> > Sorry can't be more precise but like I said it's a matter of taste. One thing is for sure you won't be dissapointed you might like to refine it a bit to suite - but you'll finish it long before it goes off.
          > >
          > > Cheers from Peers
          > >
          >
          >
          > Got a minute to jump in on this. I am a Baileys fan also. I never had any luck using cream and it always separated out no matter what I did. I make my Baileys knock off using Sweetened Condensed Milk.
          > http://tinyurl.com/6sgxn7
          > I have posted the recipe on new distillers a couple of times.
          > From fuzzy memory it is:
          > 1 can of sweetened condensed Milk
          > 2 cups of irish whisky. I use essenced neutral
          > 1 tbsp vanilla extract
          > 1/4 tsp Almond extract
          > 1 or 2 tbsp Hersheys choclate syrup
          > 1 tbsp instant coffee
          > I think thats it.
          > You may have trouble finding some of this overseas. Its a good recipe and i have had it keep for a month or so in the fridge.
          > Usually it only last a week though before being consumed.
          > The recipe is on the door of my fridge. I will check it when i get home and repost if necessary.
          >
          > Mason
          >
        • gnikomson2000
          ... ,SNIP ... Geoff, Homogenization is what Baileys do. With vege oil & cream. A few experiments with a blender may be worth a try... The alcohol
          Message 4 of 17 , Nov 2, 2009
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            > --- In Distillers@yahoogroups.com, "burrows206" <jeffrey.burrows@> wrote:
            > >
            > > Hi Harry,
            > > Now as you know I've made your recipe of Baileys which is brilliant and HWMBO thinks it great as do I. A few years back when I first started making it I started a thread about the shelf life but never really got any satisfactory answers.
            > > Nice though it was I sort of lost interest in making it because of the short shelf life. There was a lot of suggestions as to what to do but it more or less boiled down to make and consume within X amount of days because the fresh cream would only last so long before it would go congealed and lumpy.
            ,SNIP>

            > > Geoff


            Geoff,

            Homogenization is what Baileys do. With vege oil & cream. A few experiments with a blender may be worth a try...

            <extract>
            The alcohol in Baileys is produced from a bacterial fermentation of whey. The cream and alcohol, together with some whiskey are homogenized to form an emulsion, with the aid of an emulsifier containing refined vegetable oil. This process prevents separation of the whiskey and cream during storage.

            According to the manufacturer, Baileys has a shelf life of 24 months. It should be stored between 5 and 35 degrees Celsius, or 41 to 95 degrees Fahrenheit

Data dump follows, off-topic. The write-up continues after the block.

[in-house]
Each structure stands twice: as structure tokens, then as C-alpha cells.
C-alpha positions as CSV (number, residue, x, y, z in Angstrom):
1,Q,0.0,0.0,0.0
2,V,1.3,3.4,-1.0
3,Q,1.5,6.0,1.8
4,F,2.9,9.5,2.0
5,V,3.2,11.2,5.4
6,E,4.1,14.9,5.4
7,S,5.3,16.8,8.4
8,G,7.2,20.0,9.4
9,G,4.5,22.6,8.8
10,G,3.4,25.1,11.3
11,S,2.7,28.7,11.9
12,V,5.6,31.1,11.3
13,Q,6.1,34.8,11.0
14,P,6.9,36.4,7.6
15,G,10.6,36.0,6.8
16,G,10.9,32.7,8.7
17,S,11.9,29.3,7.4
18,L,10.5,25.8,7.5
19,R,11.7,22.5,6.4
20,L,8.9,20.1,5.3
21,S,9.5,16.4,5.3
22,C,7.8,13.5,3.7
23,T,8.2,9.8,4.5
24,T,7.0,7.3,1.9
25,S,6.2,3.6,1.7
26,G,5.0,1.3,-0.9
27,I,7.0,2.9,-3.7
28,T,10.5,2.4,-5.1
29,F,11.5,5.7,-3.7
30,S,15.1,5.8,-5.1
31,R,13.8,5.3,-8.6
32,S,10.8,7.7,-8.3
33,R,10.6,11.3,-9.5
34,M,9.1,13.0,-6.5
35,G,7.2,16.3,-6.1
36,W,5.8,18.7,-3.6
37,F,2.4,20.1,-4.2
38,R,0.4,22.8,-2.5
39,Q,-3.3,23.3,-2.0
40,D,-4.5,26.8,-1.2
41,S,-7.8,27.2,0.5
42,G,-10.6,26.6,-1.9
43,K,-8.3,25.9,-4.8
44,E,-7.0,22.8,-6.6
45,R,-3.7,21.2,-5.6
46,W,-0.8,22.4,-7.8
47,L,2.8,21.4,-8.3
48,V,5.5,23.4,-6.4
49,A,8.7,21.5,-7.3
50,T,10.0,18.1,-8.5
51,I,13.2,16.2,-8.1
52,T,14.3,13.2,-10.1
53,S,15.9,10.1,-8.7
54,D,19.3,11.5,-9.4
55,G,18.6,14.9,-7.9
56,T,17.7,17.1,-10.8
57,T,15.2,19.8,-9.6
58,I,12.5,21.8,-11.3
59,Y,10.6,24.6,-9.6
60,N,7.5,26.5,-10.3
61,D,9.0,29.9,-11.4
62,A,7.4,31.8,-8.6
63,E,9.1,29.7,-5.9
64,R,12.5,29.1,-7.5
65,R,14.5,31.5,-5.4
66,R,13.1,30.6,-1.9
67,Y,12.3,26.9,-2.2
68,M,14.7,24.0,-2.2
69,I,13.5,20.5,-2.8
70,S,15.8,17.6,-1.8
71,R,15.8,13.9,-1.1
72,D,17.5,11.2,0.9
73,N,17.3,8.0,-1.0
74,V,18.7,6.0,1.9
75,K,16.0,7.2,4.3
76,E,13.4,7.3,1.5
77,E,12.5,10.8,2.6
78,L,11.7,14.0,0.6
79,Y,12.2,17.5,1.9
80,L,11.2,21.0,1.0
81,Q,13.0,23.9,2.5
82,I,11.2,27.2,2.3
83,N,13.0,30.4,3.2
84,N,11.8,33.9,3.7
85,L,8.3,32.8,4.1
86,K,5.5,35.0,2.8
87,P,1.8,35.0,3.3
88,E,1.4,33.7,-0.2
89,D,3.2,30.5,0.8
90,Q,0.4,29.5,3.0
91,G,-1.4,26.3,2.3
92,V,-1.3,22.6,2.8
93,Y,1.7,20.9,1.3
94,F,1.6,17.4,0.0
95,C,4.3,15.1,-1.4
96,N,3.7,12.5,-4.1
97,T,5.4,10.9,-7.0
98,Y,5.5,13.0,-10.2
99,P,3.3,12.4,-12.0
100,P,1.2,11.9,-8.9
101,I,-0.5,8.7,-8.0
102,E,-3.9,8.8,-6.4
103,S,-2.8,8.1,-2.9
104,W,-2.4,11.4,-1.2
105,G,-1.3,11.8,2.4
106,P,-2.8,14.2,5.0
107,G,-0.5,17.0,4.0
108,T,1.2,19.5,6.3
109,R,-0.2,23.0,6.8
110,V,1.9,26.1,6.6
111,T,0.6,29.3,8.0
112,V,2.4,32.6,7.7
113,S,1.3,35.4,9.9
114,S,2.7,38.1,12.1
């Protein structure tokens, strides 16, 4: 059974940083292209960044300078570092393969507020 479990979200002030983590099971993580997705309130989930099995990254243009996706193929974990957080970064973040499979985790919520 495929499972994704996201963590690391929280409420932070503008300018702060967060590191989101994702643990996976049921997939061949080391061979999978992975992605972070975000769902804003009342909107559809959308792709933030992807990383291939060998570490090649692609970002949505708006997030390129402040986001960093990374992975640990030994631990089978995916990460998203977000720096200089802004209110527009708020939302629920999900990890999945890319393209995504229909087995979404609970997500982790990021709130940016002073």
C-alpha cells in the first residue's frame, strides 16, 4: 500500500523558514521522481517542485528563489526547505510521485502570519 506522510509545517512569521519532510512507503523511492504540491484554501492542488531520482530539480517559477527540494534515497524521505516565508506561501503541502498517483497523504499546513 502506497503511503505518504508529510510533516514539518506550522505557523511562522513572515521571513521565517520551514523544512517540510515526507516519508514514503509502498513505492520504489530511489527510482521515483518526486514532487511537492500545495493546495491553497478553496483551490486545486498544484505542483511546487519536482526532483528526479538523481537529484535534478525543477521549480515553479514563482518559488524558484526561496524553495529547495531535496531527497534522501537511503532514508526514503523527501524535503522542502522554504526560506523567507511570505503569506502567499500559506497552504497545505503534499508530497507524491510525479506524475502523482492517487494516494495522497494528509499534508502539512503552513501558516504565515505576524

</extract>
            [Source: http://en.wikipedia.org/wiki/Baileys_Irish_Cream%5d


            Slainte!
            regards Harry
          • Geoff
            Hi, folks, Following a comment from, I think, waljaco, quite some time ago, I plan to package cream liqueurs in those glass fruit juice bottles with a wide
            Message 5 of 17 , Nov 2, 2009
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              Hi, folks,

              Following a comment from, I think, waljaco, quite some time ago, I plan to package cream liqueurs in those glass fruit juice bottles with a wide neck. With a nice personal label.

              One of the main reasons for a shortish life-after-opening for cream liqueurs is that the cream builds up in the narrow neck of a normal bottle, above the level of the alcohol, and it goes 'off'.
              The wide neck bottle nearly eliminates this situation and also makes it easy to wipe inside the neck, say with a cotton ball and a bit of spirit, as you put the bottle away
              (INTO THE REFRIGERATOR ?)
              after the serving session.
              Simple.

              And the smaller bottles would be ideal, 250 ml?
              You have reduced your after-opening keeping problems to one-third right there, and possibly even eliminated them.

              As for shelf life before opening, Harry suggested using that 'long-life' cream, IIRC. Might eliminate the lumps? And should improve the keeping qualities in general.

              And by the way, no-one appears to have suggested this but it seems to make sense; suppose you have everything in the bottle EXCEPT THE CREAM, and make a bit of a production of adding the cream as you serve?
              Blend it in or swirl it through, pour it on top or whatever.
              It should work for any cream liqueur.
              No keeping problems.
              Call this one 'Geoff's Essence of Irish Cream'.

              I haven't tried the cream liqueurs yet but I am looking forward to it.
              The limoncello is really nice to drink though not as delicate as the traditional one (maybe next time) and I am going to make Amaretto with apricot kernels when I have enough good spirit. Soon. I've cracked all the stones.

              Regards,

              The Baker

              P.S. If 'Coffee Mate' is that artificial 'whitener' stuff it sounds horrible! G.

              --- In Distillers@yahoogroups.com, "burrows206" <jeffrey.burrows@...> wrote:
              >
              > Hi Harry,
              > Now as you know I've made your recipe of Baileys which is brilliant and HWMBO thinks it great as do I. A few years back when I first started making it I started a thread about the shelf life but never really got any satisfactory answers.
              > Nice though it was I sort of lost interest in making it because of the short shelf life. There was a lot of suggestions as to what to do but it more or less boiled down to make and consume within X amount of days because the fresh cream would only last so long before it would go congealed and lumpy.
              > I have always had the Baileys recipe in the back of my mind thinking about a possible solution but until recently it has always just stayed there lurking. Now some one a few posts back suggested using "Coffee Mate" as a cream substitute in cream liqueurs